The Islamic Baths
In the Islamic world, the bath (hammām) was a reflection of the splendour of the society, which followed the obligatory religious rules of purification before praying. Besides a place of health and relaxation, it also became a place of meeting and conversation about the personal and family life and other social aspects.
There were two types of baths: the usual classic baths, of Greco-Roman tradition (al-hammām) with gradual change of temperature per room, and the medicinal mineral thermal baths (al-hammā) whose medicinal function was closely related to religion, which is the case of Alhama.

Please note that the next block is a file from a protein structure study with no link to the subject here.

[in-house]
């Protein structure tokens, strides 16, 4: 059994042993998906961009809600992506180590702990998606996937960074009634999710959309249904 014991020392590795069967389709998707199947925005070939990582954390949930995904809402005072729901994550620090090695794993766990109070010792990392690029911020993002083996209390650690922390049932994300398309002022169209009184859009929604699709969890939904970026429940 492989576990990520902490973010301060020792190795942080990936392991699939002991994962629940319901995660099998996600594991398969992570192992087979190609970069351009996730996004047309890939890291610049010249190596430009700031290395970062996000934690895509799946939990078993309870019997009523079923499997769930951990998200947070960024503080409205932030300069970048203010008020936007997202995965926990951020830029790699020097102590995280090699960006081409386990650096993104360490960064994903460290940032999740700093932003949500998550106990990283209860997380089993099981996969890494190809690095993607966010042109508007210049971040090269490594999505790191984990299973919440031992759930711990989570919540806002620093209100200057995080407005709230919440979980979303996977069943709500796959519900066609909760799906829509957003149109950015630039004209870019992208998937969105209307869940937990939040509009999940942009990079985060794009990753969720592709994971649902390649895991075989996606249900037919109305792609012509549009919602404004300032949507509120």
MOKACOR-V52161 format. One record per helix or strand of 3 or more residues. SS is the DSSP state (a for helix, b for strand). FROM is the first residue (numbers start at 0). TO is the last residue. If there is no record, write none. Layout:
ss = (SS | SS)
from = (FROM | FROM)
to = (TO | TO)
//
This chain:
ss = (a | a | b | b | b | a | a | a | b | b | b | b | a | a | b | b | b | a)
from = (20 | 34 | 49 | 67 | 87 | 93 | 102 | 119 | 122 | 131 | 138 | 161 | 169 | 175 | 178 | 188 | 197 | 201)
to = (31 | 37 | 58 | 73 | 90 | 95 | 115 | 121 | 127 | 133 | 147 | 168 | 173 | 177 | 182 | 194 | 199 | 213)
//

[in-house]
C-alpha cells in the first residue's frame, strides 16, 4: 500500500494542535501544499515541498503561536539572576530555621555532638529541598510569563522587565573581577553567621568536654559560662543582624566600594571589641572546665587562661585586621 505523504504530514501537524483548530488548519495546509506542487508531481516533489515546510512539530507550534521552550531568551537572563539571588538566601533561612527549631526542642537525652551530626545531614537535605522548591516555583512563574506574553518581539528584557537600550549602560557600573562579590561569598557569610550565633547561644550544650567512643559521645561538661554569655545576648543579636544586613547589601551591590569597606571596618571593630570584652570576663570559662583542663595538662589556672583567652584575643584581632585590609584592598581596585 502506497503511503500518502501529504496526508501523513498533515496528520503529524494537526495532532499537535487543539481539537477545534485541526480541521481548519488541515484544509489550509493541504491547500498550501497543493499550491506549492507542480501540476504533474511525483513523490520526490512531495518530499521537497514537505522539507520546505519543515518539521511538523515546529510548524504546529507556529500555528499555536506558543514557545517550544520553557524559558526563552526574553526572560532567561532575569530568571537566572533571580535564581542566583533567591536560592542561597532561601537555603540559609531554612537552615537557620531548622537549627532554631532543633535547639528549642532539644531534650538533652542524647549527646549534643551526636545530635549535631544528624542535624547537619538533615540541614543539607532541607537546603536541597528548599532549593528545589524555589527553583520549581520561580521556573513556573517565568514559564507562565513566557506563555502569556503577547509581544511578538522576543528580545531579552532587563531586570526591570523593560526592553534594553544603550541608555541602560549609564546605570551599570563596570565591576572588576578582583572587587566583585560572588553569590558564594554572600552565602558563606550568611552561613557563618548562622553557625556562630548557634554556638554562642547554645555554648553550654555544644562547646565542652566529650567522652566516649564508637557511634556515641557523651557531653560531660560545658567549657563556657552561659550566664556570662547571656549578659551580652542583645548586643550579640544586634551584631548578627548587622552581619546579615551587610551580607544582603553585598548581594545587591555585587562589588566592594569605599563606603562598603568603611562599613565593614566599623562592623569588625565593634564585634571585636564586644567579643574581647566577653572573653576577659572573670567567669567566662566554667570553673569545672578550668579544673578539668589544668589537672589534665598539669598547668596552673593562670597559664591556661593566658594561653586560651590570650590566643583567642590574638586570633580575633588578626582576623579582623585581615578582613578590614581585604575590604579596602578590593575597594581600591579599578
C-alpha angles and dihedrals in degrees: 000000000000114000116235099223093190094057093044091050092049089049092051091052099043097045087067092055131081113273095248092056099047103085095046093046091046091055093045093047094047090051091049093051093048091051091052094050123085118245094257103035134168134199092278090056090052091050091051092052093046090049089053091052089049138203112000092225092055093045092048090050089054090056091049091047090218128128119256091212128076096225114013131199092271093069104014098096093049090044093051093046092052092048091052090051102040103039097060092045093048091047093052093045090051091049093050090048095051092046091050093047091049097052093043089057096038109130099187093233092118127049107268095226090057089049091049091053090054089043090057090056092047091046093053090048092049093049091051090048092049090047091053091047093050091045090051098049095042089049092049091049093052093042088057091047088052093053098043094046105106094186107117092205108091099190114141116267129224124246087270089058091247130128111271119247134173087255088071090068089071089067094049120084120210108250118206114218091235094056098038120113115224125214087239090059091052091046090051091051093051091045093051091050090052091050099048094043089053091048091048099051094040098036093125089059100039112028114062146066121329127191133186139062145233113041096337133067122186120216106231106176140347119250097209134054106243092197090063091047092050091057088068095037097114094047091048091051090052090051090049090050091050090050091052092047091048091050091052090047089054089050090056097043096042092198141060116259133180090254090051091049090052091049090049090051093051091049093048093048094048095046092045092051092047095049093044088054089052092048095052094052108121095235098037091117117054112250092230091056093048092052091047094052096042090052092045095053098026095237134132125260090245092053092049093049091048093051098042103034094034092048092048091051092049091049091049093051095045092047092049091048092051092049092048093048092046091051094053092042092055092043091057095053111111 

In Alhama, following the tradition of Roman Baths, the same domed areas were reused, named by Al-Qazwini in the thirteenth century. Archaeological evidence is two new skylights integrated on both sides of the vault to regulate the healthy environment in two separated rooms: one for male bathers and another one for female bathers.
Through the archaeological works, the first Islamic cemetery (maqbara) of the twelfth and thirtieth centuries was discovered, next to the vault of the female bath and above the Roman structures of the bath of leisure.
The name of Alhama means natural hot spring water (Hamma) in contrast to Hammam or classic bath. The name became Alhama in the Christian period.